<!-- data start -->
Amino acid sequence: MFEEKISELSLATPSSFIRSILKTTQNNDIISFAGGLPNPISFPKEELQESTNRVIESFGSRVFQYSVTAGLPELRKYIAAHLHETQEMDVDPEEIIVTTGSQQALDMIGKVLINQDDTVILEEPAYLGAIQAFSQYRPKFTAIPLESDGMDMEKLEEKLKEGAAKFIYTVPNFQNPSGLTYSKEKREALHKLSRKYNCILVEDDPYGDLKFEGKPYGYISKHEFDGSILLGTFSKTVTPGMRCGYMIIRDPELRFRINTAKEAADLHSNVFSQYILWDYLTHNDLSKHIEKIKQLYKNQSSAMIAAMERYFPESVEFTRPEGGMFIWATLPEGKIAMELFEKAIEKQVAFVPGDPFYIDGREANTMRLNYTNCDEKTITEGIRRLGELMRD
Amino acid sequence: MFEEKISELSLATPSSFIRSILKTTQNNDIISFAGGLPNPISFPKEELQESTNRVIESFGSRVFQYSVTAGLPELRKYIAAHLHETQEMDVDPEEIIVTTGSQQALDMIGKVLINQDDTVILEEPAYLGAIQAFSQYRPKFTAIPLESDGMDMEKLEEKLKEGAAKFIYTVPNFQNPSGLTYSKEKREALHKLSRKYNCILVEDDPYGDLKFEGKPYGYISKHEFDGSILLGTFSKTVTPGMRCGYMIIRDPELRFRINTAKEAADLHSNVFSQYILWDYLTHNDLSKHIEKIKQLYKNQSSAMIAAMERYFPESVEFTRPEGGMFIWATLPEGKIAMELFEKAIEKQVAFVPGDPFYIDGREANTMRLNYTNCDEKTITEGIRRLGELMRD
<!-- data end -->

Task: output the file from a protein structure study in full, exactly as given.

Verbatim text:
Amino acid sequence: MFEEKISELSLATPSSFIRSILKTTQNNDIISFAGGLPNPISFPKEELQESTNRVIESFGSRVFQYSVTAGLPELRKYIAAHLHETQEMDVDPEEIIVTTGSQQALDMIGKVLINQDDTVILEEPAYLGAIQAFSQYRPKFTAIPLESDGMDMEKLEEKLKEGAAKFIYTVPNFQNPSGLTYSKEKREALHKLSRKYNCILVEDDPYGDLKFEGKPYGYISKHEFDGSILLGTFSKTVTPGMRCGYMIIRDPELRFRINTAKEAADLHSNVFSQYILWDYLTHNDLSKHIEKIKQLYKNQSSAMIAAMERYFPESVEFTRPEGGMFIWATLPEGKIAMELFEKAIEKQVAFVPGDPFYIDGREANTMRLNYTNCDEKTITEGIRRLGELMRD
Amino acid sequence: MFEEKISELSLATPSSFIRSILKTTQNNDIISFAGGLPNPISFPKEELQESTNRVIESFGSRVFQYSVTAGLPELRKYIAAHLHETQEMDVDPEEIIVTTGSQQALDMIGKVLINQDDTVILEEPAYLGAIQAFSQYRPKFTAIPLESDGMDMEKLEEKLKEGAAKFIYTVPNFQNPSGLTYSKEKREALHKLSRKYNCILVEDDPYGDLKFEGKPYGYISKHEFDGSILLGTFSKTVTPGMRCGYMIIRDPELRFRINTAKEAADLHSNVFSQYILWDYLTHNDLSKHIEKIKQLYKNQSSAMIAAMERYFPESVEFTRPEGGMFIWATLPEGKIAMELFEKAIEKQVAFVPGDPFYIDGREANTMRLNYTNCDEKTITEGIRRLGELMRD